In our first blog on cyber security, we talked about the rise of cyber crime in a time of increased interconnectivity and in light of the Covid-19 outbreak, which has led to more people working from home – and a whole new series of scams.
Phishing emails – fake communications by email that appear credible – are the most common form of cyber crime, whether designed to convince the user to reveal private information and data, or containing links that can introduce malware on to your computer or network.
As detailed in our blog on firewalls, malware is damaging software that can detect passwords and bank information, infect individual files or a whole network, and install itself on your system to carry out illegal activity.
One form of malware is ransomware. This is where your files are taken over so that you no longer have access to them. The instigator will then threaten to delete them unless you pay a ransom.
Phishing and ransomware – consequences and what to do
Cyber crime can have serious consequences for individuals and businesses.
Phishing emails can lead to people inadvertently:
- Passing on personal data such as their date of birth, address or bank details
- Clicking on links that download malware on to their computer
A recent example of this was an email claiming to be offering online shopping slots to those shielding due to Covid, which contained a link that introduced malware on to the user’s computer.
For businesses, the risks can include:
- Security breaches such as hackers gaining access to customers’ personal information
- Infecting a company’s computer network and halting its operation
In one high-level example, in 2018 the Italian football club Lazio was tricked by an email phishing scam into paying £1.75m into a hacker’s account, thinking they were paying the final instalment of a transfer fee for defender Stefan de Vrij.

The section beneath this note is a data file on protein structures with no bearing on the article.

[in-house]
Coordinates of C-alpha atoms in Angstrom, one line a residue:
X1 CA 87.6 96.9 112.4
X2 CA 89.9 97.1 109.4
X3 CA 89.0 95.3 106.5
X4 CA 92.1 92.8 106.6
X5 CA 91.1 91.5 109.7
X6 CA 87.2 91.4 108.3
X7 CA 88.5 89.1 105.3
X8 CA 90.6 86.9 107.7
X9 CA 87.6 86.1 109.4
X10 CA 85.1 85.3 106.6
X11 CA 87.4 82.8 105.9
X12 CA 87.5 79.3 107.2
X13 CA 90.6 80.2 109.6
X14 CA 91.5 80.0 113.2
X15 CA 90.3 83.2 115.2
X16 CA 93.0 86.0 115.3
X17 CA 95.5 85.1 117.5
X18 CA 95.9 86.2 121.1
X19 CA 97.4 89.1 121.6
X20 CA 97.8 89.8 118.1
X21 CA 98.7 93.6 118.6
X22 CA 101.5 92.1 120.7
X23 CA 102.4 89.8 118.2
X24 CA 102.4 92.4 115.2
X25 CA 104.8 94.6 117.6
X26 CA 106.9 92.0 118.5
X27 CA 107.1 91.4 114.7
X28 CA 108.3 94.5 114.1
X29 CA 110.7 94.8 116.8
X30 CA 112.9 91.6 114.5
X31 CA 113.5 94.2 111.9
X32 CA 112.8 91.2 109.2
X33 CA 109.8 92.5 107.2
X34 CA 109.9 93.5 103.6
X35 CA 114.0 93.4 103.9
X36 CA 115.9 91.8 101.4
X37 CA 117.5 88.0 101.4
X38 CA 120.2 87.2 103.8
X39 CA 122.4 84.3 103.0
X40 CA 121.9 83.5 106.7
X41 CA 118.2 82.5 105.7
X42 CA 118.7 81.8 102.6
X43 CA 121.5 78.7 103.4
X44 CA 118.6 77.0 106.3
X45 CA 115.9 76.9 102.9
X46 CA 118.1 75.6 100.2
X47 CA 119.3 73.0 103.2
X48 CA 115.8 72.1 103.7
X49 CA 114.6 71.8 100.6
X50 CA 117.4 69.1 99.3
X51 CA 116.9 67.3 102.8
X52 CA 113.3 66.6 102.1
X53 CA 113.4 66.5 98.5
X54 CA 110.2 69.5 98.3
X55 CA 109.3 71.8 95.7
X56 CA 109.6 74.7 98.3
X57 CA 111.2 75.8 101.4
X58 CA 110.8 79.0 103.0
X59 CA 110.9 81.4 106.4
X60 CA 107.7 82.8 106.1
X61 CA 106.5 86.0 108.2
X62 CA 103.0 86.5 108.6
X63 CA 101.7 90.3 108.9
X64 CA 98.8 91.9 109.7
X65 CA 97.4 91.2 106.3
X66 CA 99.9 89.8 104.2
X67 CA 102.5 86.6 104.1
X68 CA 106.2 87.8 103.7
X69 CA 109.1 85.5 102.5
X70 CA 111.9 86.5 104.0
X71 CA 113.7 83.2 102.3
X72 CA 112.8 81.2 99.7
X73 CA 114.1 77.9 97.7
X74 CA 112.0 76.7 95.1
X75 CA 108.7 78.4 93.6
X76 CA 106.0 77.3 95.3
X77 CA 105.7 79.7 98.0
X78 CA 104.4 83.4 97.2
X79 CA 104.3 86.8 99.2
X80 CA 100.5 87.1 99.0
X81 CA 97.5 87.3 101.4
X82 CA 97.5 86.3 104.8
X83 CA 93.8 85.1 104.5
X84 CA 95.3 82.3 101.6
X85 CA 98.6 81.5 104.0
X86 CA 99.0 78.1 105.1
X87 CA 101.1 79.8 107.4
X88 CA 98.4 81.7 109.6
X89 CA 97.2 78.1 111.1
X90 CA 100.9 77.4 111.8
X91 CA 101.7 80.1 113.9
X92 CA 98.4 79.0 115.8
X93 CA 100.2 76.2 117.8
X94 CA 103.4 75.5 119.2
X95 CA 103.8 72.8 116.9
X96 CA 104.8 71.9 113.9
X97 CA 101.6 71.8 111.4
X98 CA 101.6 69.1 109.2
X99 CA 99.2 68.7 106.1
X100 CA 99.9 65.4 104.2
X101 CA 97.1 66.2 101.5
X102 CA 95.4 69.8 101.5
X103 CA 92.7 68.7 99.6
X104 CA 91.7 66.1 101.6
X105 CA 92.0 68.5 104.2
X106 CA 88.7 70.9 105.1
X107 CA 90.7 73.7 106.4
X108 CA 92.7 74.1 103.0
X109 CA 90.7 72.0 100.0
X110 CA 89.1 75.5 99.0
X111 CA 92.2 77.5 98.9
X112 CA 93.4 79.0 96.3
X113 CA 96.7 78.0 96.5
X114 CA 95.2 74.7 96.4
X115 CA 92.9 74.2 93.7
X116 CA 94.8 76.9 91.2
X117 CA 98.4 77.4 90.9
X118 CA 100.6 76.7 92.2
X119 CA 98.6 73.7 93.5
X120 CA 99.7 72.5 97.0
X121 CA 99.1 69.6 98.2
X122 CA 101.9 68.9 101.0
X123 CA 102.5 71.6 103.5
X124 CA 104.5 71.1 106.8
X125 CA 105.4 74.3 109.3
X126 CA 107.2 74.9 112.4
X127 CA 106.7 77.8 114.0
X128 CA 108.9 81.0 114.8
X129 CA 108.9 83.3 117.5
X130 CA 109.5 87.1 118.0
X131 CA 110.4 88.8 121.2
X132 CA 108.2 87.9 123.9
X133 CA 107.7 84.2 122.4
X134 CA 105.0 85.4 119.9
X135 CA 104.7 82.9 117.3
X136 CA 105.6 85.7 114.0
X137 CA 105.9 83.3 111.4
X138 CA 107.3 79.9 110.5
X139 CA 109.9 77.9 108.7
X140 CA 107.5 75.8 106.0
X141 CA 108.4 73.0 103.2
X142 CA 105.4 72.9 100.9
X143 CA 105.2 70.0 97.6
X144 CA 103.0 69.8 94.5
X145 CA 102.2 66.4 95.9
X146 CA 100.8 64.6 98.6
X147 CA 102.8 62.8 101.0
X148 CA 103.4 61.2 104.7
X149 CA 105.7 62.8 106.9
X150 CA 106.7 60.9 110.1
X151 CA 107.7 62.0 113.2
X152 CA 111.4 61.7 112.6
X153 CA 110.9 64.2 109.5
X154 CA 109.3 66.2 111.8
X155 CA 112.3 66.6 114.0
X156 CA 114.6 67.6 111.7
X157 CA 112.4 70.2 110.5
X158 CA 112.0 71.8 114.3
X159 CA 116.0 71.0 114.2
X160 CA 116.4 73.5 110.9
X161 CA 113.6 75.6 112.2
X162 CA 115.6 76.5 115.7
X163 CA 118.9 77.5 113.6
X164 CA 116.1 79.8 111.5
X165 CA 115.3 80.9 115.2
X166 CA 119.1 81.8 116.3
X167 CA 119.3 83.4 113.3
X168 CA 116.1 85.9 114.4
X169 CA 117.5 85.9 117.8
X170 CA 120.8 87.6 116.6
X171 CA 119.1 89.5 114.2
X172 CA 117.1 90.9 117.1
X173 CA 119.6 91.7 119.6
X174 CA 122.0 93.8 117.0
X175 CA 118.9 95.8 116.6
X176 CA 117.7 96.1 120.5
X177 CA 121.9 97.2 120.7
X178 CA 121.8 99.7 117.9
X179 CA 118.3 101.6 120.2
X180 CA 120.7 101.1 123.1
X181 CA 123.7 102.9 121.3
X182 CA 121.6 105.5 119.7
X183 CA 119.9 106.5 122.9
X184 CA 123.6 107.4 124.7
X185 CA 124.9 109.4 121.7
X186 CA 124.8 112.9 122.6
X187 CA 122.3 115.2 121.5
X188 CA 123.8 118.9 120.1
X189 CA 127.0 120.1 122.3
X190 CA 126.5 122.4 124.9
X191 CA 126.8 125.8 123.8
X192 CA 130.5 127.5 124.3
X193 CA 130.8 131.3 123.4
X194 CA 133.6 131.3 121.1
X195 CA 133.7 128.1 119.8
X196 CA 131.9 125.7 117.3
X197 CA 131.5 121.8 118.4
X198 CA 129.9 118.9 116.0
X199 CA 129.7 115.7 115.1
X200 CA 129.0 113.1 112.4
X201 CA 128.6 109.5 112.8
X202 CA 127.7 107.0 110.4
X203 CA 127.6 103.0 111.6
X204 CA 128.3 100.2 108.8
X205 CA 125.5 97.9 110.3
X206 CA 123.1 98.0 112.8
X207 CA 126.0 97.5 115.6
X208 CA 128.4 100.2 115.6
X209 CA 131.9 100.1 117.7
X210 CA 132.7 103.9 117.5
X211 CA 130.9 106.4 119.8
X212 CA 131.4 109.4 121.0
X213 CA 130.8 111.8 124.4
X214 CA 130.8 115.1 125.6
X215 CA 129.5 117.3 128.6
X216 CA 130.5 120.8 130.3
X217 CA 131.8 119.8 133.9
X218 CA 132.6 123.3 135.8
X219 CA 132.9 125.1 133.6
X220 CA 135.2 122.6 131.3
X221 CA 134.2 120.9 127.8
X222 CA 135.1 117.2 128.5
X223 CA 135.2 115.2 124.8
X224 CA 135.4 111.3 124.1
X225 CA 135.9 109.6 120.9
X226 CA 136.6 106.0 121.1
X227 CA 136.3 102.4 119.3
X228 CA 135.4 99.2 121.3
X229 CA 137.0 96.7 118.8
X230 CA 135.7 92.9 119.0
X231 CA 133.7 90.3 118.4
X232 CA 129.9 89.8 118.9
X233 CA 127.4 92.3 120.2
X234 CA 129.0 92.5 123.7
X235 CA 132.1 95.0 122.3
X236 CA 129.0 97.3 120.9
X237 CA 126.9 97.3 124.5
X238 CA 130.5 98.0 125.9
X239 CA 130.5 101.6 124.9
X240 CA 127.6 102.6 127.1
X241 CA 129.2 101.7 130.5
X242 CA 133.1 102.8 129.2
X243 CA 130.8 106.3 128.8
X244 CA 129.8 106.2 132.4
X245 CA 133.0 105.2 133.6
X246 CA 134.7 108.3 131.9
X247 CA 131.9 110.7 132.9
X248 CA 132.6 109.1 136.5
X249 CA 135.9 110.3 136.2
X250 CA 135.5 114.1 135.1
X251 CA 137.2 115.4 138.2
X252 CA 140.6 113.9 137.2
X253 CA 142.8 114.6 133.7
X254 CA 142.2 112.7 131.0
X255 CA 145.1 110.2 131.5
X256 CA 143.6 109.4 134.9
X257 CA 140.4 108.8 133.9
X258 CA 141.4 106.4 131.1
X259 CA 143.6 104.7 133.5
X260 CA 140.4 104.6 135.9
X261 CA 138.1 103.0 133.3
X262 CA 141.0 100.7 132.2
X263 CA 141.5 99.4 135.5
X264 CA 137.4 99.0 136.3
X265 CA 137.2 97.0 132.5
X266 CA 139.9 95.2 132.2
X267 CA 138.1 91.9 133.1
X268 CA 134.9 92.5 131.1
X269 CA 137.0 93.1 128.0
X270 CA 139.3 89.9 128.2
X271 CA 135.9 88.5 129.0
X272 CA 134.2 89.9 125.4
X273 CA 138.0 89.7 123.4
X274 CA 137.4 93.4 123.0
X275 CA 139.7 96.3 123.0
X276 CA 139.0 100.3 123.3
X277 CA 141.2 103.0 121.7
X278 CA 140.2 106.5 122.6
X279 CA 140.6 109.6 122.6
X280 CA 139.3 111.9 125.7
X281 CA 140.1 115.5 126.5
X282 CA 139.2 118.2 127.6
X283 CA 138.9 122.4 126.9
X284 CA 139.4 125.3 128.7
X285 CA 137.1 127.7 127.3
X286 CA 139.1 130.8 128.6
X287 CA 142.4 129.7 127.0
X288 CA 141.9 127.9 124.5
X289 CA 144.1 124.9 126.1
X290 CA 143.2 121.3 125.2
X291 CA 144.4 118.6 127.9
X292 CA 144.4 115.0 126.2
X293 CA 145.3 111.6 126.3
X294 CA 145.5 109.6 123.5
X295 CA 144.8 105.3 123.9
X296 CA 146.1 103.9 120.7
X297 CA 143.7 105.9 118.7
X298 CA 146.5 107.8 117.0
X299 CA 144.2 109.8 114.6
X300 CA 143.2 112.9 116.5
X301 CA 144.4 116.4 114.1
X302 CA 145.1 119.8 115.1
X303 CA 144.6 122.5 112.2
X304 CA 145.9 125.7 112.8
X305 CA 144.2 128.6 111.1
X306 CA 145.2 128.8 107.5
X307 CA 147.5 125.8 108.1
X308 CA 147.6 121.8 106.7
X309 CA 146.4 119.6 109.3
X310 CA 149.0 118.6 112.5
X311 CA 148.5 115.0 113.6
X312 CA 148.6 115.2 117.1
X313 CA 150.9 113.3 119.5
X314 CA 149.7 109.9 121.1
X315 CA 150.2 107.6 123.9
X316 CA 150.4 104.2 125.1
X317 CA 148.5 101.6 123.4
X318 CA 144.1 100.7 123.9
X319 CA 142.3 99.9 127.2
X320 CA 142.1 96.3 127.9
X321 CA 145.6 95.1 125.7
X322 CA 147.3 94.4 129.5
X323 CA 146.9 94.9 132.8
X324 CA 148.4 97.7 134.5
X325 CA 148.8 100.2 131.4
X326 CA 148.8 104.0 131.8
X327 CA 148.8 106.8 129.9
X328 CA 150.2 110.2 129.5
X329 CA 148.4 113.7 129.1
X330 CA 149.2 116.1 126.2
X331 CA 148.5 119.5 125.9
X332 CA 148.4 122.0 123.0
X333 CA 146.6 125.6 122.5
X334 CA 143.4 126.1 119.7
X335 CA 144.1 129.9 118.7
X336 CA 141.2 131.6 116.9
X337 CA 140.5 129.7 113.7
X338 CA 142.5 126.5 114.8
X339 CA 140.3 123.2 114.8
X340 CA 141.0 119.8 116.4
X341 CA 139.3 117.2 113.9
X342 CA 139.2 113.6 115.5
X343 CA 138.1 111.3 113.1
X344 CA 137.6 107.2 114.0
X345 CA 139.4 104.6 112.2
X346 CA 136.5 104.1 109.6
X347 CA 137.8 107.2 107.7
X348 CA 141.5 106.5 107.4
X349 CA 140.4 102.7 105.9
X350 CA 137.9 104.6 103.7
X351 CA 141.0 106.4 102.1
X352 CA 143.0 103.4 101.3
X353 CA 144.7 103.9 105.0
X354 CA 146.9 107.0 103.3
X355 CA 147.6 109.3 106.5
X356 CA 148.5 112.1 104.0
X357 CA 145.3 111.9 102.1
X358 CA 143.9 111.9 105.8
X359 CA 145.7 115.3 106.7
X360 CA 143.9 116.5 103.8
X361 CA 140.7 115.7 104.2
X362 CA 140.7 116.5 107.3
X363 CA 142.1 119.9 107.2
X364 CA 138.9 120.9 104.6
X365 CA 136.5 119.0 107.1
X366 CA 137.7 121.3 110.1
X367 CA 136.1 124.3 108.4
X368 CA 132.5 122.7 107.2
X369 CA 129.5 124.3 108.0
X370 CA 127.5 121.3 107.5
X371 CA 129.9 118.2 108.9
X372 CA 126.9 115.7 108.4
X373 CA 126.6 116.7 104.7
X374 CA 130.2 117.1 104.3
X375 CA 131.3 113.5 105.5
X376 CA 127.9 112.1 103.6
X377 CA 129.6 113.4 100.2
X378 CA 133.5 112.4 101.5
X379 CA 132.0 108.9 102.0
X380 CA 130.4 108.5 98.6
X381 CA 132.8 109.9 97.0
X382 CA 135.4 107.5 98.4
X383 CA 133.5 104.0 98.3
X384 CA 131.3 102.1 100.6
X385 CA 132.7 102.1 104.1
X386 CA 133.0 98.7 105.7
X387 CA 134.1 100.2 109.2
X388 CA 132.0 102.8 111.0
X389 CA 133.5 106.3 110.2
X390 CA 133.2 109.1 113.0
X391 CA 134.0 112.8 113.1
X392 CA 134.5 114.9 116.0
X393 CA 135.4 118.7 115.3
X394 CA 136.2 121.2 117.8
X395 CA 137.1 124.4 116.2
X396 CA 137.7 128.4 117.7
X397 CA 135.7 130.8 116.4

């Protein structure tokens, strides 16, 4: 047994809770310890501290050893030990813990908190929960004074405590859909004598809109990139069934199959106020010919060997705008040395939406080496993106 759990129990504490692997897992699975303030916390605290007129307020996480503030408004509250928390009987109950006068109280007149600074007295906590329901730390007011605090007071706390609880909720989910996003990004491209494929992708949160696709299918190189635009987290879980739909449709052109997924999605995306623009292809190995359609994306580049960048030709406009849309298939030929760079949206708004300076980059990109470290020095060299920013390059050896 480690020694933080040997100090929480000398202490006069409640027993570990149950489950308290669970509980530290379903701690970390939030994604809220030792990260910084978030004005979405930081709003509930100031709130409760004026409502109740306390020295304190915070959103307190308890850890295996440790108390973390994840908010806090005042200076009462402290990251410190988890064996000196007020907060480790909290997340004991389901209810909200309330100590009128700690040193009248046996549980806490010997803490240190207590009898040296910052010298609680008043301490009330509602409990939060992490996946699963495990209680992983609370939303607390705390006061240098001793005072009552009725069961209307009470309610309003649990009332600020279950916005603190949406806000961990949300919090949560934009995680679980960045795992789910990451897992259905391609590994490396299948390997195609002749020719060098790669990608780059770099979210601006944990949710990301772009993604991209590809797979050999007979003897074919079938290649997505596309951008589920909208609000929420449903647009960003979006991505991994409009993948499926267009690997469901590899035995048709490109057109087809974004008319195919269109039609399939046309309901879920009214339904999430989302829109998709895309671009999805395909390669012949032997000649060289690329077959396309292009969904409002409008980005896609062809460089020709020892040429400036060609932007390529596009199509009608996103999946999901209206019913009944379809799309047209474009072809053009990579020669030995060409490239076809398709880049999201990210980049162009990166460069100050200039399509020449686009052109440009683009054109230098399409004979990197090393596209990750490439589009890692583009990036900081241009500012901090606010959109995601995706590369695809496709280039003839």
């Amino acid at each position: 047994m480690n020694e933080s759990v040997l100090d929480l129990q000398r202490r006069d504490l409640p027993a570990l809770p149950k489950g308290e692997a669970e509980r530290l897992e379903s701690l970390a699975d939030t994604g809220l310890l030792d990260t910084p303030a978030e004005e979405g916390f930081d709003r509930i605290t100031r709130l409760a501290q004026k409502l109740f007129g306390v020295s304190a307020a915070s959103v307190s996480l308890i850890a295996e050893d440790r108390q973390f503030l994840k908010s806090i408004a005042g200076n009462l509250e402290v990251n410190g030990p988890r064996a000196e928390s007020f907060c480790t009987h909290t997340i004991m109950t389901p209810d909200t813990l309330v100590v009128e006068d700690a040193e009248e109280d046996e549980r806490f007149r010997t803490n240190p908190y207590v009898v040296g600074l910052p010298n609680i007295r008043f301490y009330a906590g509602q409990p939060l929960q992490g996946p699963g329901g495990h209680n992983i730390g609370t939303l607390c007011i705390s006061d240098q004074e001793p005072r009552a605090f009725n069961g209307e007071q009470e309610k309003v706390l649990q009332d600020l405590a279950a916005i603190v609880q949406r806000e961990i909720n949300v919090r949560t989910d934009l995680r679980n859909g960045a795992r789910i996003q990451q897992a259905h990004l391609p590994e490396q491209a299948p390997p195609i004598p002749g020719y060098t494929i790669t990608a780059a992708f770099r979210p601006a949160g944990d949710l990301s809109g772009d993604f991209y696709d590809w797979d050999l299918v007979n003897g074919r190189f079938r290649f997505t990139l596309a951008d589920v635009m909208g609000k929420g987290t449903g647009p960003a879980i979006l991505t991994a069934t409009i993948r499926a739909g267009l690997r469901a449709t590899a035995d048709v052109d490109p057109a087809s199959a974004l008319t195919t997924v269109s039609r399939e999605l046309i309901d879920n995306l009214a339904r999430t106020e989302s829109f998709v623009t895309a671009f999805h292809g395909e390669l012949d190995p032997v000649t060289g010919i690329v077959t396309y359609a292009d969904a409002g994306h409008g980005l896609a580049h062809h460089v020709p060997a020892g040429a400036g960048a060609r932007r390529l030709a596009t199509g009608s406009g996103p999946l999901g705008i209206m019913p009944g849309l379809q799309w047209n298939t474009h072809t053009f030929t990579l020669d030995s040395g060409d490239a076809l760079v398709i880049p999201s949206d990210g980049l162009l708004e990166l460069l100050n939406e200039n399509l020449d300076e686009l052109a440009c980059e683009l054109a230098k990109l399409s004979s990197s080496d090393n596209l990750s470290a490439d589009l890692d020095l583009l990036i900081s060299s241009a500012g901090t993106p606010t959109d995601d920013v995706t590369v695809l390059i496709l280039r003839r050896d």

The National Cyber Security Centre (NCSC) has advice on Phishing attacks: Defending your organisation.
Ransomware is designed to lock you out of your account(s) or take over websites that you run. The NCSC offers help with how to recover an infected device and advises not to pay any ransom, as there is no certainty that you will be given back access to your data or device and your computer may remain infected. On top of this, you will be funding criminal gangs and will be more likely to risk future attacks as you will have shown yourself willing to pay ransoms.
Cybercrime in the gaming world
Millions of people play online games, but they can come with a security risk if you don’t protect your connection with the appropriate cyber security features.
Computer Weekly recently reported that video gamers are being “barraged with cyber attacks” (September 2020). The magazine mentions research by Akamai Technologies and DreamHack that suggests that in the past two years the gaming industry has experienced a staggering 152 million web application attacks and 10 billion credential stuffing attacks.
Credential stuffing is where attackers use login information stolen from one source to get access to further accounts across multiple sites, using automated login. The best way to avoid it is to create strong passwords and to avoid using the same password across a range of accounts.
There are also cases of gamers using “boosters” to attack other gamers’ routers, causing overload and crashing their internet connection.
In addition, many online games today feature “loot boxes”, which are bought with real money without the player knowing their contents. As children can purchase loot boxes while playing an online game, the Gambling Health Alliance (GHA) is currently campaigning to have this activity classed as gambling.
Parents and carers should be aware that young people might be spending money on loot boxes – they should also be conscious of the risk of children playing games that are unsuitable for their age, especially when they are communicating with adults online as part of the game.
Where to go for help
The UK charity YGAM offers free online training to those who work with young people, to educate and protect them over online gaming and gambling.
The National Cyber Security Centre (NCSC) provides advice and practical guidance on cyber security for individuals and businesses.
Serious cyber breaches should be reported to the police or through Action Fraud, the National Fraud and Cyber Crime Reporting Centre.